Before our dialogue we were mere acquaintances, and it surprised me how much he was willing to share. It reminds me of one of my co-worker’s closing quotes on her e-mails which states, “Being perfect is not what connects people. Vulnerability brings us closer together.” Vulnerability, humility, honesty, and genuine are some words I could use to describe Fred.
In case it’s slipped past you (we’ve been publicizing it a bit), we’re celebrating our completion of the Building Blocks Campaign: helping 200 West Side families in 2 years. It’s been humbling to not only partner with “200 in 2” but also witness volunteers and donors rally behind a cause that is more than the construction of a house- but a revitalization of a community.
“It’s been an honor for us at Gordon Food Services to sponsor a home and help a family,” remarked Tim Fatum, Senior Manager of Human Resources at Gordon Food Services. “But on top of that, it was truly a moving experience when I realized that we’re volunteering for a whole community.”
In a recent interview on the WGVU Morning Show with Shelley Irwin, Jon Hankins, Corporate Relations Specialist at Habitat Kent explained the high impact goal of Building Blocks and how we “seek to break the cycle of poverty for our families.” For a further understanding of how we combat poverty, here are some economic statistics from Building Blocks.
40 new homeowners and 160 homes renovated and repaired in 5 West Side Neighborhoods- These efforts helped to increase property values around the neighborhood and put money into the tax system. Residents are then motivated to fix up their homes and deepen roots in their neighborhood.
$4.9 million was raised/gained to benefit the local economy during the building and selling of homes.
$7 million will be produced to local government, businesses, and employers over 10 years. Vacant or blighted properties that hinder neighborhood development will be transformed and utilized to benefit the community, both socially and economically.
89 local jobs were sustained. Stability in the home allows for more stability in employment and education for families.
12,000 hours of sweat-equity achieved by our hard-working families. These work hours increase the sense of ownership for homeowner families.
What’s most beautiful about these numbers and statistics is that there’s a story of hope behind each one. Thanks to you, we can continue to impact lives and go #BeyondTheHome in Grand Rapids.
Yes- you read it right! Carpets can actually build hope. Scott Group Custom Carpets found a creative way to align luxury carpet sales with the mission of Habitat Kent. The initial thought was to donate rugs, but the employees found it more beneficial to sell the rugs with all proceeds going to Habitat Kent.
Based on that selfless decision by the employees, $11,000 is now going to #BuildHope as part of Habitat Kent’s Building Blocks Campaign. The campaign is wrapping up this summer and will serve a total of 200 families in 2 years in 5 west side neighborhoods.
“We’re incredibly humbled and grateful for support such as this,” expressed Barb Benda, director of resource development at Habitat Kent.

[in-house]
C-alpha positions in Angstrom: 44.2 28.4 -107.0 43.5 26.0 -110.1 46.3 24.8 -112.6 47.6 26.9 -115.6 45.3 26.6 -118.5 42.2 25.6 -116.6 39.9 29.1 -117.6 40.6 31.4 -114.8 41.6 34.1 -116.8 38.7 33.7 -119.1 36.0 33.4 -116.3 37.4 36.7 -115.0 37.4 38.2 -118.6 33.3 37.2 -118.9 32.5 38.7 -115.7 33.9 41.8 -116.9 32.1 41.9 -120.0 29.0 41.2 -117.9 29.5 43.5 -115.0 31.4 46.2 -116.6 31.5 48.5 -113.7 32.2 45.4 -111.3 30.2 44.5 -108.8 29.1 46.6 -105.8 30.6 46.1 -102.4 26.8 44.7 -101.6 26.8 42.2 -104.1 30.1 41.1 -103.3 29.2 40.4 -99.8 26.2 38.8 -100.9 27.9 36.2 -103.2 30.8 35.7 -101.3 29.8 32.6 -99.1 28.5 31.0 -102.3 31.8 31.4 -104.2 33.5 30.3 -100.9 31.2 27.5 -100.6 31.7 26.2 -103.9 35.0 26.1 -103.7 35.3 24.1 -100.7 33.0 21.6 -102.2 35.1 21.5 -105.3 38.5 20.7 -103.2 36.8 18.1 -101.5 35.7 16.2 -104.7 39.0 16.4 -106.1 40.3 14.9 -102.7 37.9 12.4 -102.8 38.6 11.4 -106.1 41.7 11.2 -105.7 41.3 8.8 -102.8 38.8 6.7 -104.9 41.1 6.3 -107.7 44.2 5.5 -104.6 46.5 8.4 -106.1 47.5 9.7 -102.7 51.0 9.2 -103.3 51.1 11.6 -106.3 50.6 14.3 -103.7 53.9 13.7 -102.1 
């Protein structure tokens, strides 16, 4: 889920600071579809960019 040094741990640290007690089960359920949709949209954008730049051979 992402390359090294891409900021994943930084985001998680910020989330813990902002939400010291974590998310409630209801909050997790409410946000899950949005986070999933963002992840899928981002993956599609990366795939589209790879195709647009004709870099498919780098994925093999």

The rain and cold this past Tuesday failed to stop the warm, festive, spirit at the South Division ReStore. Customers, employees, and anyone involved with the refurbishment process gathered for a re-dedication celebration. The ReStore in Wyoming had been closed since July of 2014, when a tornado came through and significantly damaged the building, causing the store to relocate to a temporary location. “It’s been a long ten months,” said Tom Poll, director of Habitat Kent’s three ReStore locations. “I know I’m going to be emotional during my short speech.”
And what a journey the past ten months have been. “Obviously no one predicted this tornado would hit- making these past ten months stressful, hard, and tiresome for our team,” said Gary, a ReStore employee. But what made the celebration so beautiful wasn’t the pizza, spinning discount wheel, selection of items to purchase, or even the amazing building.
The most beautiful part was the selflessness, love, and spirits of everyone who rallied to rebuild the ReStore into something better than anyone could have imagined. Friends and supporters of Habitat Kent immediately volunteered to help in any way possible. Whether it was businesses lending their trucks after the tornado hit or retail professionals volunteering tirelessly to make the store look as spaced out and clean as possible.
“While the tornado was devastating for everyone involved at the time, I couldn’t help but be hopeful for the location’s future,” said Mary Buikema, executive director of Habitat for Humanity of Kent County. Hope is contagious. And it was contagious throughout the whole rededication.
“This ReStore looks so much more clean, organized, and bright than the location even before the tornado” explained Arvin, a loyal customer for five years.
I could not wipe a smile off of my face. Because the whole time I was able to witness how God can use hopeless situations, such as tornados, to give us something bigger and better than we can even imagine. Dan, an employee who has greeted customers at the door for eight years at the Division location was quick to speak at the ceremony, “I’ve worked here for eight years, and while the past ten months has been extremely difficult, it’s the best thing that has ever happened to this ReStore location.”
And I am not lying when I say that the new ReStore is better than it ever has been. Dave, a ReStore employee, smiled and told me, “Today, in our first day of business, some customers have complained saying, ‘this is too nice.’ If that’s the worst complaint we get from a customer, we’ll take it.”
All three ReStore locations celebrated on the day, giving away free prizes, treats, and of course great deals. But the Division location was the epicenter of the celebration, hosting a re-dedication ceremony with words from Hyde and Buikema.
“It’s just like a Habitat home dedication,” said Dave. “And I think the reason our staff is so emotional is due to the fact that we after a long ten months, we are finally returning home.”